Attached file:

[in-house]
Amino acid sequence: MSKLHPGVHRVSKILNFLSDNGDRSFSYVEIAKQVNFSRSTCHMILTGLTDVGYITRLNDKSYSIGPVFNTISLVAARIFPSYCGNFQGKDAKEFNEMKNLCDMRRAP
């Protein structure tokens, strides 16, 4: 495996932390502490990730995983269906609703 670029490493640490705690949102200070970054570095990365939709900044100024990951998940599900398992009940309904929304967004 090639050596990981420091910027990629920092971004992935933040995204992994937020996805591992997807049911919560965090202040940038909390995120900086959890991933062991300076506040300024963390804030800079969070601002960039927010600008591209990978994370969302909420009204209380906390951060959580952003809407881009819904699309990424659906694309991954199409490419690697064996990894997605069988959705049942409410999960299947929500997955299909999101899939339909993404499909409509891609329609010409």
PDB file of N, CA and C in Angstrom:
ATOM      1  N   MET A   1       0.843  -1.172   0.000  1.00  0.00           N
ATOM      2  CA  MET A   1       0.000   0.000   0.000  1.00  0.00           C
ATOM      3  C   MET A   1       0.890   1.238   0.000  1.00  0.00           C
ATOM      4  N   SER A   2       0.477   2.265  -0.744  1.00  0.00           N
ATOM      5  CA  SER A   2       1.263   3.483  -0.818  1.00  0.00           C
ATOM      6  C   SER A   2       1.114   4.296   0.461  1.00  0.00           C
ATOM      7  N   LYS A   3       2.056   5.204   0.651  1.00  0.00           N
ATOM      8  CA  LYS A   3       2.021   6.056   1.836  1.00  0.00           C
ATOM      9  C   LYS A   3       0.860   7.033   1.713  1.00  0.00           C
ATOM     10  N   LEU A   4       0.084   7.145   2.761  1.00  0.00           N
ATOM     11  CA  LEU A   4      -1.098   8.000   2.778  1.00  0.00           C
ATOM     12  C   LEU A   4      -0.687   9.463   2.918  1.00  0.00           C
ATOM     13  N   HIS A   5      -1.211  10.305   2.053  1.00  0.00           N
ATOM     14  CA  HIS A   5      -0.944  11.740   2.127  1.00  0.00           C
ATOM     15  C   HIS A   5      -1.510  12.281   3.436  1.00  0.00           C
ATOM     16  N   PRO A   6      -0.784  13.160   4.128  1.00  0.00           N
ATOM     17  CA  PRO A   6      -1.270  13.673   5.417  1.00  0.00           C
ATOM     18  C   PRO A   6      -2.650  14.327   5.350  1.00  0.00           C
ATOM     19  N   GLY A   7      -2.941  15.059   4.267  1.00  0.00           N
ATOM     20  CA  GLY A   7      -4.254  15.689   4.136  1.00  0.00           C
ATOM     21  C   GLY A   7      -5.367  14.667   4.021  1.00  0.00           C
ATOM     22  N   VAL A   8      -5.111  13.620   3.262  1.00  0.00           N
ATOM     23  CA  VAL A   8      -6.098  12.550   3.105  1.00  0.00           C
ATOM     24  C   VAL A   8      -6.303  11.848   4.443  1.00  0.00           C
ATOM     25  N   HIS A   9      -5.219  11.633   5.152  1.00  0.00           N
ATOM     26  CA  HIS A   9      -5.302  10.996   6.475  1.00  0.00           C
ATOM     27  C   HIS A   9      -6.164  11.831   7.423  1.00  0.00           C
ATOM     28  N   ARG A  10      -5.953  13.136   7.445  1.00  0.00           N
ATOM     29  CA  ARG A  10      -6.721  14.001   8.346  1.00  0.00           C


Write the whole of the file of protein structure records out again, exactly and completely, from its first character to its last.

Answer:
[in-house]
Amino acid sequence: MSKLHPGVHRVSKILNFLSDNGDRSFSYVEIAKQVNFSRSTCHMILTGLTDVGYITRLNDKSYSIGPVFNTISLVAARIFPSYCGNFQGKDAKEFNEMKNLCDMRRAP
């Protein structure tokens, strides 16, 4: 495996932390502490990730995983269906609703 670029490493640490705690949102200070970054570095990365939709900044100024990951998940599900398992009940309904929304967004 090639050596990981420091910027990629920092971004992935933040995204992994937020996805591992997807049911919560965090202040940038909390995120900086959890991933062991300076506040300024963390804030800079969070601002960039927010600008591209990978994370969302909420009204209380906390951060959580952003809407881009819904699309990424659906694309991954199409490419690697064996990894997605069988959705049942409410999960299947929500997955299909999101899939339909993404499909409509891609329609010409």
PDB file of N, CA and C in Angstrom:
ATOM      1  N   MET A   1       0.843  -1.172   0.000  1.00  0.00           N
ATOM      2  CA  MET A   1       0.000   0.000   0.000  1.00  0.00           C
ATOM      3  C   MET A   1       0.890   1.238   0.000  1.00  0.00           C
ATOM      4  N   SER A   2       0.477   2.265  -0.744  1.00  0.00           N
ATOM      5  CA  SER A   2       1.263   3.483  -0.818  1.00  0.00           C
ATOM      6  C   SER A   2       1.114   4.296   0.461  1.00  0.00           C
ATOM      7  N   LYS A   3       2.056   5.204   0.651  1.00  0.00           N
ATOM      8  CA  LYS A   3       2.021   6.056   1.836  1.00  0.00           C
ATOM      9  C   LYS A   3       0.860   7.033   1.713  1.00  0.00           C
ATOM     10  N   LEU A   4       0.084   7.145   2.761  1.00  0.00           N
ATOM     11  CA  LEU A   4      -1.098   8.000   2.778  1.00  0.00           C
ATOM     12  C   LEU A   4      -0.687   9.463   2.918  1.00  0.00           C
ATOM     13  N   HIS A   5      -1.211  10.305   2.053  1.00  0.00           N
ATOM     14  CA  HIS A   5      -0.944  11.740   2.127  1.00  0.00           C
ATOM     15  C   HIS A   5      -1.510  12.281   3.436  1.00  0.00           C
ATOM     16  N   PRO A   6      -0.784  13.160   4.128  1.00  0.00           N
ATOM     17  CA  PRO A   6      -1.270  13.673   5.417  1.00  0.00           C
ATOM     18  C   PRO A   6      -2.650  14.327   5.350  1.00  0.00           C
ATOM     19  N   GLY A   7      -2.941  15.059   4.267  1.00  0.00           N
ATOM     20  CA  GLY A   7      -4.254  15.689   4.136  1.00  0.00           C
ATOM     21  C   GLY A   7      -5.367  14.667   4.021  1.00  0.00           C
ATOM     22  N   VAL A   8      -5.111  13.620   3.262  1.00  0.00           N
ATOM     23  CA  VAL A   8      -6.098  12.550   3.105  1.00  0.00           C
ATOM     24  C   VAL A   8      -6.303  11.848   4.443  1.00  0.00           C
ATOM     25  N   HIS A   9      -5.219  11.633   5.152  1.00  0.00           N
ATOM     26  CA  HIS A   9      -5.302  10.996   6.475  1.00  0.00           C
ATOM     27  C   HIS A   9      -6.164  11.831   7.423  1.00  0.00           C
ATOM     28  N   ARG A  10      -5.953  13.136   7.445  1.00  0.00           N
ATOM     29  CA  ARG A  10      -6.721  14.001   8.346  1.00  0.00           C